Precarious Lives, Democracy and ‘Affective Politics’

“…politicians don’t live our lives and have no intention of living our lives – you with me? They just make the decisions about our lives, even though they know nothing about it.”

This was one of the participants from our recent Everyday Life in Salford project, but it reflects what a lot of people feel. Many of us are living precarious lives, and there seems little that our democratic institutions seem to be doing about it. This contributes towards people becoming increasingly disillusioned in the potential for party politics to be a positive force for progressive social transformation that can improve our daily lives. It can sometimes seem as if politicians may as well by governing from the moon.

The structures of the labour market creates for many what Tracy Shildrick and colleagues have called “poverty and insecurity: life in ‘low-pay, no-pay’ Britain”, in which there is alternation between low-paid, insecure jobs and periods out of work. This is described as a “longitudinal pattern of employment, instability and movement between low-paid jobs and unemployment, usually accompanied by claiming of welfare benefits.” The dominant politics of poverty of the UK constructs this as individual character faults of people not trying hard enough, rather than focusing attention on the structural inequalities created through the political economy.

Research conducted by the Social Action & Research Foundation and the Open Society Foundations in Higher Blackley, north Manchester revealed a community with a strong work ethic facing economic difficulties as a result of the proliferation of low-paid and insecure work, which shaped people’s lives in many different ways. Higher Blackley had once been full of industry. At its peak in 1961, ICI used to employ 14,000 people. The legacy of de-industrialisation has continued to have a significant impact on working-class communities; As Paul, a thirty-five year old man who had lived in the area his whole life declared: “Working class nowadays, you’re struggling anyway.”

Precarious lives leads to the generalisation of social insecurity. Sitrin and Azzellini argue that this is not a good basis for democracy as it reduces the possibilities that we might speak up, challenge, get organised and express solidarity between and across groups. Not only has economic democracy been undermined over the last few decades with inequality becoming rampant and wages stagnating, but our means to be able to challenge it collectively have been concurrently weakened.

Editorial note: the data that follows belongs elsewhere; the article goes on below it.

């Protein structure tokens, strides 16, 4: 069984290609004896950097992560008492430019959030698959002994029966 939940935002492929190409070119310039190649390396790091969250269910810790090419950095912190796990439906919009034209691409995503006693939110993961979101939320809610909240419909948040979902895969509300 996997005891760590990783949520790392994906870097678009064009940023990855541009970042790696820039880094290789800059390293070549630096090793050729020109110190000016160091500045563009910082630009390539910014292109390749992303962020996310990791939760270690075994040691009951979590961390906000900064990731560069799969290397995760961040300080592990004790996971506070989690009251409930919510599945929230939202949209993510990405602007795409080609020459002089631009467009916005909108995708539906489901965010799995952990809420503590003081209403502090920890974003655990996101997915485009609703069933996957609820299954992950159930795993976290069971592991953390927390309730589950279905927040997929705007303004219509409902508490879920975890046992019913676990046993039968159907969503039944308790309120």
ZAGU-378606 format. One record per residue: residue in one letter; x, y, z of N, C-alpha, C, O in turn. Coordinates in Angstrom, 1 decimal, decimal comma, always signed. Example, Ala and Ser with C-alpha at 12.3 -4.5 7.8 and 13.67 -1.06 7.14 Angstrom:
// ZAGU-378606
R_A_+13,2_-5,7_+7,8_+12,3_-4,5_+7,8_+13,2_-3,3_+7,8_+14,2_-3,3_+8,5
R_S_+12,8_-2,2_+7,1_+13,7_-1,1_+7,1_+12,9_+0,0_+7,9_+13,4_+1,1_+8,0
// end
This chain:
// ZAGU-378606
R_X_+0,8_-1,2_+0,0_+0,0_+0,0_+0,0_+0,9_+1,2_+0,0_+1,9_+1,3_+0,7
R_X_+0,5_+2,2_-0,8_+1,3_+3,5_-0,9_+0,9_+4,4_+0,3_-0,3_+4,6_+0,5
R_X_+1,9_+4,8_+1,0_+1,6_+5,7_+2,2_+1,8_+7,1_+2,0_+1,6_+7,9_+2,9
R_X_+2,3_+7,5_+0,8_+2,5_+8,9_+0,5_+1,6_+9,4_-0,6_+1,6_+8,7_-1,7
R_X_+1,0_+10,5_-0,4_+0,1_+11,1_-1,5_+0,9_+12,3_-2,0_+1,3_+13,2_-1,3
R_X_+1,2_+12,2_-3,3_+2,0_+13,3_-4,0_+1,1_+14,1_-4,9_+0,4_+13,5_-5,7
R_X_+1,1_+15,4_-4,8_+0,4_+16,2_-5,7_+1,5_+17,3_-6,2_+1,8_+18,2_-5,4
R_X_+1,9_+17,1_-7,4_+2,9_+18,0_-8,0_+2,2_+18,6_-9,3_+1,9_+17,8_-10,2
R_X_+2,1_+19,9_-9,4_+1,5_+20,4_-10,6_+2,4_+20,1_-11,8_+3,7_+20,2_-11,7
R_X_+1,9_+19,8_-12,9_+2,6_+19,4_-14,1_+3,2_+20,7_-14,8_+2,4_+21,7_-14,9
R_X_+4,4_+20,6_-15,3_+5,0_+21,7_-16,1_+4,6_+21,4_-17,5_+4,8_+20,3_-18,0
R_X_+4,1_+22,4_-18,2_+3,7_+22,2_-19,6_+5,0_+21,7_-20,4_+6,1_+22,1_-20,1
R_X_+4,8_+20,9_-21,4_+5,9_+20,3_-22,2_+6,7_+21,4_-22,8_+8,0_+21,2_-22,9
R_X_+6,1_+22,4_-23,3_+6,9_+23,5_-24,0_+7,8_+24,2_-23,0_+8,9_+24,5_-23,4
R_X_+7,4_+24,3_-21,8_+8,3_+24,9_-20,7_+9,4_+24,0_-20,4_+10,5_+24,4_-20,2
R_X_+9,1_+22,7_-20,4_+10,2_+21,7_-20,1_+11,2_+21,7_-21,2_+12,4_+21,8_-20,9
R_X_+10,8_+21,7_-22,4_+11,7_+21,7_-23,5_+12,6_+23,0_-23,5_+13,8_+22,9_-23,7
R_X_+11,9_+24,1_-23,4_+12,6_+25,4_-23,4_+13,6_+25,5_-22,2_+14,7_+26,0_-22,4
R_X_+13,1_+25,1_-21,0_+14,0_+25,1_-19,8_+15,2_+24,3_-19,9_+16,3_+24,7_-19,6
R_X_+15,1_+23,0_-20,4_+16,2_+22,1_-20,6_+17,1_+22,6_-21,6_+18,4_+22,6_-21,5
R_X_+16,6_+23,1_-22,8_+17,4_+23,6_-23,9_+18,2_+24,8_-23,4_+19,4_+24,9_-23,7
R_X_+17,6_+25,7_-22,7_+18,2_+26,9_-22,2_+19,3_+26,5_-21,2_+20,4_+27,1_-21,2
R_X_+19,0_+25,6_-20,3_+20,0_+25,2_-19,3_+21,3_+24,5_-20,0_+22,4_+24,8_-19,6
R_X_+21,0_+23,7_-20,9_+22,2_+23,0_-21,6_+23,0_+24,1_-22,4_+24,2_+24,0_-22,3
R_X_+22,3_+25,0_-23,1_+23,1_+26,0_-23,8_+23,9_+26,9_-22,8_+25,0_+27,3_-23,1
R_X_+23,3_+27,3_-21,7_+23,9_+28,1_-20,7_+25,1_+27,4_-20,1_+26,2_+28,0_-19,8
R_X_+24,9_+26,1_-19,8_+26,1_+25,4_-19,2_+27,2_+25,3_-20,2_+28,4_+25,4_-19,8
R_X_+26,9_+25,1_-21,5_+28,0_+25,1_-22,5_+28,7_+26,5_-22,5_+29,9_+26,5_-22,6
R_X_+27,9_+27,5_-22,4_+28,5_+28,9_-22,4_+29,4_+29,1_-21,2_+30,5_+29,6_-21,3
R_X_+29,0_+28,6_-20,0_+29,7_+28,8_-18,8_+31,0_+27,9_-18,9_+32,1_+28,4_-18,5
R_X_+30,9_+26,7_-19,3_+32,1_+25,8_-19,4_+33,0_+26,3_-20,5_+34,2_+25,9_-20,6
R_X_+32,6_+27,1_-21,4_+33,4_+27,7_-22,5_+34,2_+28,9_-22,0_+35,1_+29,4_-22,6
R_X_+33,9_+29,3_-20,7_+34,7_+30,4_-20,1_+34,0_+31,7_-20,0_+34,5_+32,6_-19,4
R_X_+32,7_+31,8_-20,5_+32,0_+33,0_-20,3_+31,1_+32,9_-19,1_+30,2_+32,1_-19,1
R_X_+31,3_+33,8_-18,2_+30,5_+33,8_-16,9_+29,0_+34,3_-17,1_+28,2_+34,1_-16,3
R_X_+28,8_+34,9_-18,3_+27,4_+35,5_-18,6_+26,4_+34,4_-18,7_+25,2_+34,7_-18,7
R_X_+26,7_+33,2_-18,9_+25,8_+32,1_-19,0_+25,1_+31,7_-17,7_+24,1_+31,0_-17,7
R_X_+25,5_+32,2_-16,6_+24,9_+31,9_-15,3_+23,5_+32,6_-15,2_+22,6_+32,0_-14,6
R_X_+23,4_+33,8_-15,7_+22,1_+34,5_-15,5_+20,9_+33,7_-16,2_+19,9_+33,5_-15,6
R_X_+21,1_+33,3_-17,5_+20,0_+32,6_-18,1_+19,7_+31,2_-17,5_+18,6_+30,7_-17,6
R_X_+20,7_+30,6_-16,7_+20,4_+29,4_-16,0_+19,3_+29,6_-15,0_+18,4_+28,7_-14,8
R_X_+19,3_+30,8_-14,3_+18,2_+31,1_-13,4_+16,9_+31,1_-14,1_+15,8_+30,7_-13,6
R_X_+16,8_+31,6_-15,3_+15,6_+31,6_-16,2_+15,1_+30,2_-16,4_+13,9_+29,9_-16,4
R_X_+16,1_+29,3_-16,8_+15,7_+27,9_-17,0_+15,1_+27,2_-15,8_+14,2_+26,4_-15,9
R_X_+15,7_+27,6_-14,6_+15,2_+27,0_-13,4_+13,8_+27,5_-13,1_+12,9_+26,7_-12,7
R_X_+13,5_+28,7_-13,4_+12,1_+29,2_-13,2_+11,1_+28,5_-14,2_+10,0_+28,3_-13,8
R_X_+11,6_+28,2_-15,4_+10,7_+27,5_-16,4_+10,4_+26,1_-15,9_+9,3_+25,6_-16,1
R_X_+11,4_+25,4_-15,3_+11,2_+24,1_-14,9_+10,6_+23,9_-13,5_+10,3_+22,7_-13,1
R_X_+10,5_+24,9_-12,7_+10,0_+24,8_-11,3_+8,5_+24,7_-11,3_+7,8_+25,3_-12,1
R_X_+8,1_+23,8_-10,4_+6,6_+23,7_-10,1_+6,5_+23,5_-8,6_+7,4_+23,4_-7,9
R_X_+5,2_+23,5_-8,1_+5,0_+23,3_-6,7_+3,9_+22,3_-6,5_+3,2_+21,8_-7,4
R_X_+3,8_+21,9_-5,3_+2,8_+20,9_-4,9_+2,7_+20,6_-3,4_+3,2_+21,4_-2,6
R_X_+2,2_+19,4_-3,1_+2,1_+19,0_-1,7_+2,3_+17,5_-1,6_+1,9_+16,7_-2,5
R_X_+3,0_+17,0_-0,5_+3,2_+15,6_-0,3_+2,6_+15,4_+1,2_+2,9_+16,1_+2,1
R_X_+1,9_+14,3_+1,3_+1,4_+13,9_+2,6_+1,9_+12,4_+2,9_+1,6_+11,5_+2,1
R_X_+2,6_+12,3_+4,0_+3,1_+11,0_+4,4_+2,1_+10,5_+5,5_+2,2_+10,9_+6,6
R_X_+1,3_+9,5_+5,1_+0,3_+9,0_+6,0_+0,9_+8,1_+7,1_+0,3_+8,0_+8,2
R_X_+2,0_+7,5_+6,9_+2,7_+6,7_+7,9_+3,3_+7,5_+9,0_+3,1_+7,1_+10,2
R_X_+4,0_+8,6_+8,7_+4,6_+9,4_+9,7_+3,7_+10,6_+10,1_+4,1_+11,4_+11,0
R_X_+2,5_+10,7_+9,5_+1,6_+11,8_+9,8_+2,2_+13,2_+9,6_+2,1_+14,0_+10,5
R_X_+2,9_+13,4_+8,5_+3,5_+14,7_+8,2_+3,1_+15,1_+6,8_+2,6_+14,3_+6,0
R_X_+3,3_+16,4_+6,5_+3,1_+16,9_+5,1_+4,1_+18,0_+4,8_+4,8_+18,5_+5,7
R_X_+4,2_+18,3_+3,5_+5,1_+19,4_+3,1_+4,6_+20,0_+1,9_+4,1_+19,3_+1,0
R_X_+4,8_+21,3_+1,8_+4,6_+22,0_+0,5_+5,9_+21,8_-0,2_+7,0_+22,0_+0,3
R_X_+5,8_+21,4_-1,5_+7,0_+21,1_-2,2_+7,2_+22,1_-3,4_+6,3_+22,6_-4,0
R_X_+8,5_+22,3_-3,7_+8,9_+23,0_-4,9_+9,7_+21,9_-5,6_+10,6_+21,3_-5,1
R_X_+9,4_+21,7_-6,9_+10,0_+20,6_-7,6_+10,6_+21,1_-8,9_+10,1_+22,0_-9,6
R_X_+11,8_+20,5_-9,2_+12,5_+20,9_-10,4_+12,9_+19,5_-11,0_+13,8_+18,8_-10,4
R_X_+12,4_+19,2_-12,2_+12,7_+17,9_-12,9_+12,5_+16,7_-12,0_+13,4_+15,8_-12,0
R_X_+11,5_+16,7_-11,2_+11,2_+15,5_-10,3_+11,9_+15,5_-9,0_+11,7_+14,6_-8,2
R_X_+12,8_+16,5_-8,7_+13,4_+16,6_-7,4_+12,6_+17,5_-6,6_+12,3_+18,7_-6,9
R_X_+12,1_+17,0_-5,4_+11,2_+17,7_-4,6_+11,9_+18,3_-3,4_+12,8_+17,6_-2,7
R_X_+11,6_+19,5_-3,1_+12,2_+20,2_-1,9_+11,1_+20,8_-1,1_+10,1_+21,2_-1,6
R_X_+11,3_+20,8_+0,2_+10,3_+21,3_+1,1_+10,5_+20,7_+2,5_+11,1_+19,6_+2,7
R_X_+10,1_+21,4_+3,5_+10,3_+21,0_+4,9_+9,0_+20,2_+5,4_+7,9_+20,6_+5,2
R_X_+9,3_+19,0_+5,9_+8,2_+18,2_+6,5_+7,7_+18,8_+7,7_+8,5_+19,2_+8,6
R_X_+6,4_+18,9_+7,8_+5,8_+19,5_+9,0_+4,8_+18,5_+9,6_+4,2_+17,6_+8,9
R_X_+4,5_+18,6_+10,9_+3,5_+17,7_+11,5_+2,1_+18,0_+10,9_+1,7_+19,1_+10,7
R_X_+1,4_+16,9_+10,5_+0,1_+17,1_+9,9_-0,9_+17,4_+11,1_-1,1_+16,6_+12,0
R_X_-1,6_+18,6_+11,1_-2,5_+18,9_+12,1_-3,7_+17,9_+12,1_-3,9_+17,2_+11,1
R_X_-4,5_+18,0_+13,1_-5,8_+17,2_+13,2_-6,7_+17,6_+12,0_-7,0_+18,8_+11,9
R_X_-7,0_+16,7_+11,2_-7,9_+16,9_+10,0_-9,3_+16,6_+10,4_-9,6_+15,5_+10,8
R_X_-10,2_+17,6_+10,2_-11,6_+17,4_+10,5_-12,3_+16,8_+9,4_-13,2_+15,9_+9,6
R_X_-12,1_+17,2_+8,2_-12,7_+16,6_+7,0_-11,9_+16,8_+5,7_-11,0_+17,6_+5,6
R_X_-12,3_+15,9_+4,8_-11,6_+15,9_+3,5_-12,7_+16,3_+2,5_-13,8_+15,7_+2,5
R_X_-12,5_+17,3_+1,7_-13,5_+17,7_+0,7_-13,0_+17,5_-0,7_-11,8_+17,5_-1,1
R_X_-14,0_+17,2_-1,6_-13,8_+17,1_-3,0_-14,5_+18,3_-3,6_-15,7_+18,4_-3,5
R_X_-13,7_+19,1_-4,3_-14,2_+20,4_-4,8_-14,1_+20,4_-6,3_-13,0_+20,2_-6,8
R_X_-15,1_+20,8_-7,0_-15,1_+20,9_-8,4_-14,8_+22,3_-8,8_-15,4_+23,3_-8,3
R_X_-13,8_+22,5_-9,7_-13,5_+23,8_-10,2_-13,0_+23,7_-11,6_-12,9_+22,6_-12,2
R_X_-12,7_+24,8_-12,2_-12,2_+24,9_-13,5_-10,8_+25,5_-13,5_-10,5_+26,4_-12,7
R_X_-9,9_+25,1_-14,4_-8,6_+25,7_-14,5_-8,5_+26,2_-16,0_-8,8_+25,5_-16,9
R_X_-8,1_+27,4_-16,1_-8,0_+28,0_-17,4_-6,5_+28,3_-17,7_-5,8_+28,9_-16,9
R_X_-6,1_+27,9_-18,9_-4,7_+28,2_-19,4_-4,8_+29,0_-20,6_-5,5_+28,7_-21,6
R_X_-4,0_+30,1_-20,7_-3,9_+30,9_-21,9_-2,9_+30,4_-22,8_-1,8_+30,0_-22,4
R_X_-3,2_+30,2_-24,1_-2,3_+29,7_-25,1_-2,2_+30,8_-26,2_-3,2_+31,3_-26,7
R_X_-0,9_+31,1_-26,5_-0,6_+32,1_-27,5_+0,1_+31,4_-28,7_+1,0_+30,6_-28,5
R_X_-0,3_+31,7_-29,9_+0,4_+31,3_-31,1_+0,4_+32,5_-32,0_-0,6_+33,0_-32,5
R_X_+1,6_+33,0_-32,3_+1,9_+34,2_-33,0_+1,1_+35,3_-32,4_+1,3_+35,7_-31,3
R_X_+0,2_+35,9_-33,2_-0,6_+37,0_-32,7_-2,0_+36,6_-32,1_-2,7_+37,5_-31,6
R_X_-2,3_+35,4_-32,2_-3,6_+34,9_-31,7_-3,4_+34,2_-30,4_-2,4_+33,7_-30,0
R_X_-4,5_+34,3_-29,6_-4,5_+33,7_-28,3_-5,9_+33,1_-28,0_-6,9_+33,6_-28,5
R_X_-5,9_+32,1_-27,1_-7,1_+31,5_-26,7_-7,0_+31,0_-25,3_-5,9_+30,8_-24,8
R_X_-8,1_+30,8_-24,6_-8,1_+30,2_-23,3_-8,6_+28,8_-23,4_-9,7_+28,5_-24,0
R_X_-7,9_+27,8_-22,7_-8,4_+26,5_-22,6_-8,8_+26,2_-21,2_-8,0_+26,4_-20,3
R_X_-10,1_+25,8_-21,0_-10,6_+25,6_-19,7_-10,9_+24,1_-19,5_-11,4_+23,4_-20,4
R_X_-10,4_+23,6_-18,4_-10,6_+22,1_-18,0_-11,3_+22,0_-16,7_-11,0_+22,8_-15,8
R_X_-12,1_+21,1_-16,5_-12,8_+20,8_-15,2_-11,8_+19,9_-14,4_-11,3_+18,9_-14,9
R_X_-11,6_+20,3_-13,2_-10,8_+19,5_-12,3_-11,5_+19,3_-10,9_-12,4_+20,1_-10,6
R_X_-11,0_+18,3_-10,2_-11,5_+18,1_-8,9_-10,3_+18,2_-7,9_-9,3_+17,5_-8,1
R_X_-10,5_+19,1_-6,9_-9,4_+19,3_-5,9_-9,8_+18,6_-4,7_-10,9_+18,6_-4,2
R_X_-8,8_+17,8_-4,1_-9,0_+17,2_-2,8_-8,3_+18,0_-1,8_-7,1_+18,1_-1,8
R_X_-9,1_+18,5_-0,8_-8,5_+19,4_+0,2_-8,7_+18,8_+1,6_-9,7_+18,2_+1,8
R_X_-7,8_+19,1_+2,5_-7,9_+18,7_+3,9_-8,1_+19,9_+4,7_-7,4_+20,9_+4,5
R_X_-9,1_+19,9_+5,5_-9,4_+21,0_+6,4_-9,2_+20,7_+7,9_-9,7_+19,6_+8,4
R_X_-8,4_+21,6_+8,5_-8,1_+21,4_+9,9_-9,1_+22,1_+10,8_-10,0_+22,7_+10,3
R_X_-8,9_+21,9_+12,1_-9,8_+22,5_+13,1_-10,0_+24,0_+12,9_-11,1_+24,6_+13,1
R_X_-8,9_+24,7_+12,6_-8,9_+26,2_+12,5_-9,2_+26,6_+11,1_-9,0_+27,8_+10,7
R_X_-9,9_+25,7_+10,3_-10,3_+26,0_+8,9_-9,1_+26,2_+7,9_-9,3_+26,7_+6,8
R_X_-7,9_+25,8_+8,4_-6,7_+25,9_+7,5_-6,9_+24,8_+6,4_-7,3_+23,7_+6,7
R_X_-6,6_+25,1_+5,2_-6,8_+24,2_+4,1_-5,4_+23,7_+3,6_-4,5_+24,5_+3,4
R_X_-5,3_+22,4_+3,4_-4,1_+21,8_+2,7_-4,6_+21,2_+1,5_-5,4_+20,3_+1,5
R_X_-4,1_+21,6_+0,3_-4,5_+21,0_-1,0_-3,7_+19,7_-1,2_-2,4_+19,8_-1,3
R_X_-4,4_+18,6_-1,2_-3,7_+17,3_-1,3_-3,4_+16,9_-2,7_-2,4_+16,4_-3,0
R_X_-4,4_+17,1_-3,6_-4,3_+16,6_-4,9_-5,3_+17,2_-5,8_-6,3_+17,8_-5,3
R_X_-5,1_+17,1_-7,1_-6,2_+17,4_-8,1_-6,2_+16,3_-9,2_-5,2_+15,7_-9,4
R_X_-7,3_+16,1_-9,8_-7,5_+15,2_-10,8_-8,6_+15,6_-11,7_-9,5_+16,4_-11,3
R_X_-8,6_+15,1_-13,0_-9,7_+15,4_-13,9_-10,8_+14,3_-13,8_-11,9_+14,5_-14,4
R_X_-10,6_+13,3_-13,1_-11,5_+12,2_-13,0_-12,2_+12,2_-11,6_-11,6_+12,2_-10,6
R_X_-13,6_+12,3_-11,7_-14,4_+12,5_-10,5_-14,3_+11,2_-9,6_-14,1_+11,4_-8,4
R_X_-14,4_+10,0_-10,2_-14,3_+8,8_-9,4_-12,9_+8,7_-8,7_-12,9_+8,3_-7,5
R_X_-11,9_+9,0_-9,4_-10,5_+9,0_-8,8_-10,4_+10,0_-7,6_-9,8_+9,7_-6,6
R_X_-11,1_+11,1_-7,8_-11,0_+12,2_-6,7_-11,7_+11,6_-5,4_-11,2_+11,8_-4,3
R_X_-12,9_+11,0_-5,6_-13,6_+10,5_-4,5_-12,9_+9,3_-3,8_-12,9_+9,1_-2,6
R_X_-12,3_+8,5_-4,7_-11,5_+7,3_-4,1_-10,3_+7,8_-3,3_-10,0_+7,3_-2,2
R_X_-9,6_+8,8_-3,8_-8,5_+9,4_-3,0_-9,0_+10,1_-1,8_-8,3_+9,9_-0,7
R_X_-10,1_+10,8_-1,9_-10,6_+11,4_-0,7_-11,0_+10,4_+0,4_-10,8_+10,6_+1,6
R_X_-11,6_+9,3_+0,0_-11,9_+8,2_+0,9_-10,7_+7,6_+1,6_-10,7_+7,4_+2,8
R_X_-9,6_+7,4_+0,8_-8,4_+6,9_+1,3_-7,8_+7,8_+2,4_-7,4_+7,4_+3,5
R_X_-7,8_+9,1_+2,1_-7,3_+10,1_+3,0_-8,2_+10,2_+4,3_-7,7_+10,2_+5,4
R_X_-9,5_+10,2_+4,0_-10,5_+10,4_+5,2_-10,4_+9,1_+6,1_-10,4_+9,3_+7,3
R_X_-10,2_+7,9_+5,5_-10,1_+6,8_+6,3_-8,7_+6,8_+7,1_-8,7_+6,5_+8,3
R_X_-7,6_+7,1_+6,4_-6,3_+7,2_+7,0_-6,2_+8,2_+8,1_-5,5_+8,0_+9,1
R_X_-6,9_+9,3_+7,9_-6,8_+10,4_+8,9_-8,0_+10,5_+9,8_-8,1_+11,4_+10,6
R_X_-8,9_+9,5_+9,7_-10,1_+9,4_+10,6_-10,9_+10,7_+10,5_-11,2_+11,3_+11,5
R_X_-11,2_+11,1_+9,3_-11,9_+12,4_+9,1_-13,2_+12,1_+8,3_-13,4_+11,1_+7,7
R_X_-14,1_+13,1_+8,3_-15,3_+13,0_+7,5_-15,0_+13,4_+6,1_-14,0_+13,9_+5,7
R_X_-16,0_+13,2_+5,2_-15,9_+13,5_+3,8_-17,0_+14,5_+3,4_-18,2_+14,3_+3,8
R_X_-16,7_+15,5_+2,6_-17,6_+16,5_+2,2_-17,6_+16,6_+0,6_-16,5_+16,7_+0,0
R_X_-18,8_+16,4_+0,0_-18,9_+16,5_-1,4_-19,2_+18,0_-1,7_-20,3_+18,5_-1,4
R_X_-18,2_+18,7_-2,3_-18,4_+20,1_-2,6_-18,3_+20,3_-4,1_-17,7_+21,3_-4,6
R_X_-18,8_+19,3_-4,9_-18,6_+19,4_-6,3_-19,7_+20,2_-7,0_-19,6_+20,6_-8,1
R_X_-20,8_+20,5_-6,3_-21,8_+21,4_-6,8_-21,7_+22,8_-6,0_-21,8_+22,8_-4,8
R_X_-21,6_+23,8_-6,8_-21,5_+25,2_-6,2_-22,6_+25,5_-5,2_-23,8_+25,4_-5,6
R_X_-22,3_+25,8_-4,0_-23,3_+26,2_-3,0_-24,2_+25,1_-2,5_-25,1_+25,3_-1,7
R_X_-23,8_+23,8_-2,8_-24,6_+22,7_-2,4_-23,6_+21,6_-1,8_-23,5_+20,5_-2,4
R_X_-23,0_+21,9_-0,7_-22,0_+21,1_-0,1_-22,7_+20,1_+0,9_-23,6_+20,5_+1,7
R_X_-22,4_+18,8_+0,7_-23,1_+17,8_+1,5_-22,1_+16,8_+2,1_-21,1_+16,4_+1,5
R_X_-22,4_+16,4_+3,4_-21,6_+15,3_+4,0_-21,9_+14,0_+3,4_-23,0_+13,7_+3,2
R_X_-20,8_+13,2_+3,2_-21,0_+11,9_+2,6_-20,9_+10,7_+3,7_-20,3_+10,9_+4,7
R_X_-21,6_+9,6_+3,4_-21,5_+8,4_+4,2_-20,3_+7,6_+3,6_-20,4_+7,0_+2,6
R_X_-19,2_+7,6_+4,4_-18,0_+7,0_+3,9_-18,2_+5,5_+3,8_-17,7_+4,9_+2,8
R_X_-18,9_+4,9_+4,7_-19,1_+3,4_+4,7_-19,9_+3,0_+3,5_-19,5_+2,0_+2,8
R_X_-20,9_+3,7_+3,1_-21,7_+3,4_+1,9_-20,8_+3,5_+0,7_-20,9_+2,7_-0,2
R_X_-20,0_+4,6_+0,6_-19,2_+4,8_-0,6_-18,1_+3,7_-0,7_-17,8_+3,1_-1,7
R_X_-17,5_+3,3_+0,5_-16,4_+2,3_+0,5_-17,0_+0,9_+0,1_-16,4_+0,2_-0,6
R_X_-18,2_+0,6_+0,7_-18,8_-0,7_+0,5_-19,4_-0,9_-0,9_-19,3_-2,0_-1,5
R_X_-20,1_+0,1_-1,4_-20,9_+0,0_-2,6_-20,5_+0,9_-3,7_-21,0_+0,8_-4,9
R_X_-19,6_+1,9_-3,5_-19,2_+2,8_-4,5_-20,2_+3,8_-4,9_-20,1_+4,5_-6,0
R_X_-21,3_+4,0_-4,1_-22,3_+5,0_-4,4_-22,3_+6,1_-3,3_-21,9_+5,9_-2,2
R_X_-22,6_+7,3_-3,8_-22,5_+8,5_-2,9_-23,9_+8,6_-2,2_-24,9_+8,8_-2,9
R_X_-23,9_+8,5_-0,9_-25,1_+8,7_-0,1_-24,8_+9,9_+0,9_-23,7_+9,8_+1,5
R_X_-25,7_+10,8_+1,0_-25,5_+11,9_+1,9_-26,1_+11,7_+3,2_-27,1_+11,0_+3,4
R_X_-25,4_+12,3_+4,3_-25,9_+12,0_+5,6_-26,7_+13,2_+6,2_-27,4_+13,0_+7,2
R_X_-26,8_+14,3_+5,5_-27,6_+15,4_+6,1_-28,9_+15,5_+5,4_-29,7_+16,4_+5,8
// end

Sitrin and Azzellini draw on the concept of ‘politica afectiva’ that emerged in Argentina following the crisis there in 2001. This translates in English to ‘affective politics, and draws on the basis of identifying our relationships as a necessary means of building an alternative society; collective social responsibility is developed that is based on cooperation and mutual support, in contrast to competition. Through this process, the foundations for a transition towards a future society that is not grounded in capitalist principles are established. In light of this, we can imagine how radical social change can be based upon the development of social relationships of solidarity and connection with other people’s daily hopes and struggles. It also seeks to develop alternative conceptions of value. We can see such relationships existing in many working class communities and between people who have been marginalised due to different causes; these relationships are an crucial asset that can be built upon.

Of course, this does not substitute for the need for significant change to the political economy, but locating politics in our social life can provide a foundation for a more transformative approach that is rooted within our shared community strengths. As Edwards and Gita have argued, the transformation of systems of power is critical to a sustainable and equitable future, but unless our social relationships are also transformed to be more cooperative then it is unlikely that this will happen.

Research with three local foodbanks that I have been involved in shows evidence that people who have to rely on food aid experience higher levels of daily anxiety than the wider population (not surprisingly) – but that the relationships that people are developing through foodbanks and extended activities are serving to foster this ‘affective politics’ – increasing solidarity, sharing and mutual support. In the ruins of austerity, there is hope that can be drawn upon.

In the face of insecurity in our daily lives caused by the state and the market, we draw on the strength and stability of our connections with people close to us. To begin to use this as a basis for social change creates new possibilities and a firm ground for democratic transformation.

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